Medical malpractice

In 2005 , the Georgia General Assembly delivered a present to Big Insurance, the hospital and medical lobbies, and corporate giants Georgia Pacific, Home Depot, Georgia Power and Coca-Cola. It was called Senate Bill 3, and it severely changed the state’s justice system.

Senate Bill 3 limits what a jury can compensate any victim injured as the result of medical malpractice for physical loss and disability to $350,000 – even if the negligence kills a loved one. This one-size-fits-all approach brutally affects retirees, veterans, stay-at-home parents and anyone else who does not work or works for modest pay.

The controversial bill also takes away the rights of patients injured or killed in any of Georgia’s emergency rooms because of clear negligence. The ER immunity provision of the law requires patients to prove “gross negligence,” which means proving that their medical provider willfully and knowingly mistreated them. This is virtually impossible to prove in an emergency setting, after the fact.

What’s more, the law contains several smaller provisions that have combined to make it almost impossible for victims of medical malpractice to find justice in a courtroom. But since the law was signed in 2005, several of those smaller provisions have been struck down as a violation of Georgia citizens’ constitutional rights, or are awaiting a ruling from a higher court. Georgian’s whose cases actually make it to the courtroom may only seek compensation for “non-economic damages”.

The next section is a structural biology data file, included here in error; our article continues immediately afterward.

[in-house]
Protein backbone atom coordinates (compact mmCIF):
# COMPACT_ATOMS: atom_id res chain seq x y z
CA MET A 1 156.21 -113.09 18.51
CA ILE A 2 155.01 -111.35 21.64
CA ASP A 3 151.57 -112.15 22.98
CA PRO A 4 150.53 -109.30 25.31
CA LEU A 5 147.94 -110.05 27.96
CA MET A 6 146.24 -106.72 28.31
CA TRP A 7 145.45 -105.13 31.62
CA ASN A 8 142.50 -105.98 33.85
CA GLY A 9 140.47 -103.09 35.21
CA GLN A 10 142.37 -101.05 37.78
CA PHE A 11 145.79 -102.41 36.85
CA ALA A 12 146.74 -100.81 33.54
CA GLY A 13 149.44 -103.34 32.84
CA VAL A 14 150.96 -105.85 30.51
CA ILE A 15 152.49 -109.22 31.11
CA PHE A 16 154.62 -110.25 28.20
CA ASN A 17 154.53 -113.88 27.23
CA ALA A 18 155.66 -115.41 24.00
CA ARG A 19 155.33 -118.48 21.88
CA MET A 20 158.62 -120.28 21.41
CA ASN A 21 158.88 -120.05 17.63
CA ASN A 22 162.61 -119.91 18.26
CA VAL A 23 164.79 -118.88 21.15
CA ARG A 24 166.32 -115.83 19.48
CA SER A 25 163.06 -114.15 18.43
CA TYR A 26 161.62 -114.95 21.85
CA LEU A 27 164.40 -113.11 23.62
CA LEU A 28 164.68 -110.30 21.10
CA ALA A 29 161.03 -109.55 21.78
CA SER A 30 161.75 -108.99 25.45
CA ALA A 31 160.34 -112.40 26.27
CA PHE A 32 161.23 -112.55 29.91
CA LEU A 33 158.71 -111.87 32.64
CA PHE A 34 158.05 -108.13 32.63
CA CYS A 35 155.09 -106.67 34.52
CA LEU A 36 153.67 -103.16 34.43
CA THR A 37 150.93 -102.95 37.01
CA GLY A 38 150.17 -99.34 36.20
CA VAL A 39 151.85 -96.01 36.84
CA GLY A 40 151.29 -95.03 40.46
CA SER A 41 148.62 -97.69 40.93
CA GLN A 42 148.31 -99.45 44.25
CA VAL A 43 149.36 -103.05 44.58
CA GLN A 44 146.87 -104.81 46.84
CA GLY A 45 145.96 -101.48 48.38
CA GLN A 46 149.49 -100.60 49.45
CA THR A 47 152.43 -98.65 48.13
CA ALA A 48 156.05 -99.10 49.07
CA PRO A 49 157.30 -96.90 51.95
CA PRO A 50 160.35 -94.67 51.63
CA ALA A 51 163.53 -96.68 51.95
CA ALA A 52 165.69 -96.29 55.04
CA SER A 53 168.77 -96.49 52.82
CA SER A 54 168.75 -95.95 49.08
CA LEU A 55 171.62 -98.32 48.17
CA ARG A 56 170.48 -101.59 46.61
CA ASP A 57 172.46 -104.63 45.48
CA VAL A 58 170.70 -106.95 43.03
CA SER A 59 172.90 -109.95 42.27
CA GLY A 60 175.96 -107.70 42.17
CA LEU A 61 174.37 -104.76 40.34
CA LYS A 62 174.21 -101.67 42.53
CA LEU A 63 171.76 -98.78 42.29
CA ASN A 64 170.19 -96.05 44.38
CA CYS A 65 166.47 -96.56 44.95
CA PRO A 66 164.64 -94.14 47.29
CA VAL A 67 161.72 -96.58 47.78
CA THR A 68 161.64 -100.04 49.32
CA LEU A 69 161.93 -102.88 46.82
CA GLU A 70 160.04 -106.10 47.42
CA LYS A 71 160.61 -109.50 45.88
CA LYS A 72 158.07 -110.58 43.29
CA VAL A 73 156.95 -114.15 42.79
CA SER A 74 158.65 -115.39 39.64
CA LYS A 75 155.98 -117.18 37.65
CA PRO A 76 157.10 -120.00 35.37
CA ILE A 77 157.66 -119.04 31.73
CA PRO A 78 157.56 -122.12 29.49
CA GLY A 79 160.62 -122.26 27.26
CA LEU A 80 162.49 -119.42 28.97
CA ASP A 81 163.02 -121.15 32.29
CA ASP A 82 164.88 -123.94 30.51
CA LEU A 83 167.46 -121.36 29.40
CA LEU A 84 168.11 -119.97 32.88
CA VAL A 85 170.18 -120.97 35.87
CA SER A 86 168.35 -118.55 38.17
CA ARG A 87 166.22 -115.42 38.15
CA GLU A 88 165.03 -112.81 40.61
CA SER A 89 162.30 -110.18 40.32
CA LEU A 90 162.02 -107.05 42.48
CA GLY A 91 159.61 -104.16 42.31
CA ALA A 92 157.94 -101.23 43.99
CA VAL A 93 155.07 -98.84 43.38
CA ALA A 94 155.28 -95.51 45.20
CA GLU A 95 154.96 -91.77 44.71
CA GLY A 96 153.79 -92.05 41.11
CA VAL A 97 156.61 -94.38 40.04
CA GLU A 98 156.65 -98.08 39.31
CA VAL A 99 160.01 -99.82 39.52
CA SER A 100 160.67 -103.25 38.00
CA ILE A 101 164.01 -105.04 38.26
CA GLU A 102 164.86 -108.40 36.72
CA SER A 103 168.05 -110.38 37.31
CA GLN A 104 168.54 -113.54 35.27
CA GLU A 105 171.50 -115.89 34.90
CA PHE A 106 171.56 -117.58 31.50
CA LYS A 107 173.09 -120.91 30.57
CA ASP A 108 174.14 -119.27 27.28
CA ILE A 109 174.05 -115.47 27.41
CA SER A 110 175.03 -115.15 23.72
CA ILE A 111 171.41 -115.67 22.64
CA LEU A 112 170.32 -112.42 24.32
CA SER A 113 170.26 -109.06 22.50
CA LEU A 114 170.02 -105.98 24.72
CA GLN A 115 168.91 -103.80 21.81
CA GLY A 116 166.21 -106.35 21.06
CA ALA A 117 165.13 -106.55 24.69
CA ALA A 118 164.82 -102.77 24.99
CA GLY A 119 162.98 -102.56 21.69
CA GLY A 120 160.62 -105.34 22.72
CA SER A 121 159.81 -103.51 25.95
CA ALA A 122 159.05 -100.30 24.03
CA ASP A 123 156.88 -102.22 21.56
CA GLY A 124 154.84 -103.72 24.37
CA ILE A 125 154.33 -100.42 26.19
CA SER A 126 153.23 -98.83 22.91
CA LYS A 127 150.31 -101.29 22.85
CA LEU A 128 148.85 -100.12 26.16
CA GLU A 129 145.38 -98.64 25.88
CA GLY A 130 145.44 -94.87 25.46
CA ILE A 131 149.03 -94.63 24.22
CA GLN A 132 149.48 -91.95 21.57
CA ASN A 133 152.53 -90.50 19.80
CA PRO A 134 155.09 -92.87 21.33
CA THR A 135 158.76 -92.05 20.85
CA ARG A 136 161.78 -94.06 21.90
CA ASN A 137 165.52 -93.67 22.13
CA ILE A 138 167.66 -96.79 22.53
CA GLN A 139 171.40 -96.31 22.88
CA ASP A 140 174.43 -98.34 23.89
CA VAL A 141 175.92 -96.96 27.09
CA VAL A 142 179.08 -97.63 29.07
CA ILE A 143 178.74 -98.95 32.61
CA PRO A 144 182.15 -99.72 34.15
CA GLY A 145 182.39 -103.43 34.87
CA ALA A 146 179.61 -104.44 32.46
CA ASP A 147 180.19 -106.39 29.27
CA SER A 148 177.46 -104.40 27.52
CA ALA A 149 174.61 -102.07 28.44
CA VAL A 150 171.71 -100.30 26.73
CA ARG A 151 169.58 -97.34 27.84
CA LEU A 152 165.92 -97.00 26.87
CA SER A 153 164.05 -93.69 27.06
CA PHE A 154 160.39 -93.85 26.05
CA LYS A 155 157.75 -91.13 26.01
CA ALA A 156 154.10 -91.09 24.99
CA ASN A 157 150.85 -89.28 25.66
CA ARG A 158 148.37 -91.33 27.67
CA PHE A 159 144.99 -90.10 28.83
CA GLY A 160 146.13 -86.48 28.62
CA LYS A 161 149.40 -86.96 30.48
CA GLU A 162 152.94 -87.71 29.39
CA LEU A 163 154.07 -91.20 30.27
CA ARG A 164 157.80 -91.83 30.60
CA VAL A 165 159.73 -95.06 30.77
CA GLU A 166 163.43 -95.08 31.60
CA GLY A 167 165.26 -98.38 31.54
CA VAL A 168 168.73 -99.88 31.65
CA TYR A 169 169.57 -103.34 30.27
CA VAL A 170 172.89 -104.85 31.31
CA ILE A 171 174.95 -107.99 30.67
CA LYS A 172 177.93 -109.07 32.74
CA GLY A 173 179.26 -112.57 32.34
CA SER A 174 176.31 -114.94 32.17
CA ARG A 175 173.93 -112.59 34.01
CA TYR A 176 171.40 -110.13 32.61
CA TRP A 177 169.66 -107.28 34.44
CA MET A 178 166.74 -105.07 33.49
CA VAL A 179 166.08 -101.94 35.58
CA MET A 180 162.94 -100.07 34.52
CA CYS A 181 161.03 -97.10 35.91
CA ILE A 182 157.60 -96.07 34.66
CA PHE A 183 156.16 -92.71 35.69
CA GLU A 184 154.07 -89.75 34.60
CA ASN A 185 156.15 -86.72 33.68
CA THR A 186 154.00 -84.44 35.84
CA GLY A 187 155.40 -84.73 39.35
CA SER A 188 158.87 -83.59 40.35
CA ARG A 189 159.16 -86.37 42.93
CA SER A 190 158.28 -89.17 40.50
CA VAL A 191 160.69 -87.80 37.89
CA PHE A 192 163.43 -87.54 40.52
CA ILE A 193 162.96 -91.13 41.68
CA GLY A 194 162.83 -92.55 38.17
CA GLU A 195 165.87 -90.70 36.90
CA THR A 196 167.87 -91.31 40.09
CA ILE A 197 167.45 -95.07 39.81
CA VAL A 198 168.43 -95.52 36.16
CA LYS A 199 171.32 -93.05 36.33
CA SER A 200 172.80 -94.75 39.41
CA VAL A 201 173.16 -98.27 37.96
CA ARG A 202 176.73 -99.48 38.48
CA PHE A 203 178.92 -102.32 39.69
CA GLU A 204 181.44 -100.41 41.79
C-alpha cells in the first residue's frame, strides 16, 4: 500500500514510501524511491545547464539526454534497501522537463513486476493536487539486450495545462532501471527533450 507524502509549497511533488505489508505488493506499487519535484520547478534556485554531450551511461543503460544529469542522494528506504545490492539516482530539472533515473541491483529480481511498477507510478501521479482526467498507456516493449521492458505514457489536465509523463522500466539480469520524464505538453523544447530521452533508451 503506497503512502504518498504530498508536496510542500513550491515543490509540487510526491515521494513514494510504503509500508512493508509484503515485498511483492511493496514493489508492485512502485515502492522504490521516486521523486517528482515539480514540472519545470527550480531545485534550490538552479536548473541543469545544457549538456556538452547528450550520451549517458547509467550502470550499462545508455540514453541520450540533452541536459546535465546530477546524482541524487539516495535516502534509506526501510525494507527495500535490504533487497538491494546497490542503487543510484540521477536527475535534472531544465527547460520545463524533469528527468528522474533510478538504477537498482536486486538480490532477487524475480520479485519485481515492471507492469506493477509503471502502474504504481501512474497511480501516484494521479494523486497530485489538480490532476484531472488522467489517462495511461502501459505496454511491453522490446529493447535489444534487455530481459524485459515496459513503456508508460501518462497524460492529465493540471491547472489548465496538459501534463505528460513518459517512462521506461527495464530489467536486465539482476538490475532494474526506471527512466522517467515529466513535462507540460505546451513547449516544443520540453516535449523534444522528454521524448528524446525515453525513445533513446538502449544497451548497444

Non-economic damages are those which cannot be easily calculated, but are recognized by the courts as having value. Among the considerations for non-economic damage awards are the plaintiff’s pain and suffering, disfigurement, loss of enjoyment of life and other intangible harms. Hospitals and medical associations argue that restrictions, or “caps”, on damages are necessary to help control their insurance premiums, which makes healthcare more affordable for all. They also assert that the caps encourage more doctors to practice in some states, which improves the overall healthcare offered in that region.

However, it is important to note that not only does the statute place a cap on how much a medical facility or physician may be required to pay in non-economic damages, it also places a cap on the amount which a plaintiff may receive. There are different caps on damages for suits involving just one facility and those involving multiple facilities. Thus, even if a patient has been the unfortunate victim of a malpractice incident that resulted in untold pain and suffering, she may receive up to only $700,000 in non-economic damages as a plaintiff, regardless of how many different medical facilities may be responsible for her injuries, or even how severe those injuries may be.

However, in April 2008, Fulton County court judge Marvin S. Arrington Sr. overturned the damages cap on constitutional grounds. The case in which the statute was successfully challenged involved Cheon Park, a 59 year old restaurant owner who fell from a ladder at his home in 2006. An ambulance took Park to WellStar Douglas Hospital where he complained of pain in his neck, arm, shoulder and pelvis. Park was x-rayed, treated for a dislocated shoulder and discharged that same day. He was still in severe pain when he left the hospital; so much so that he required the help of hospital staff and his family to help him into his automobile.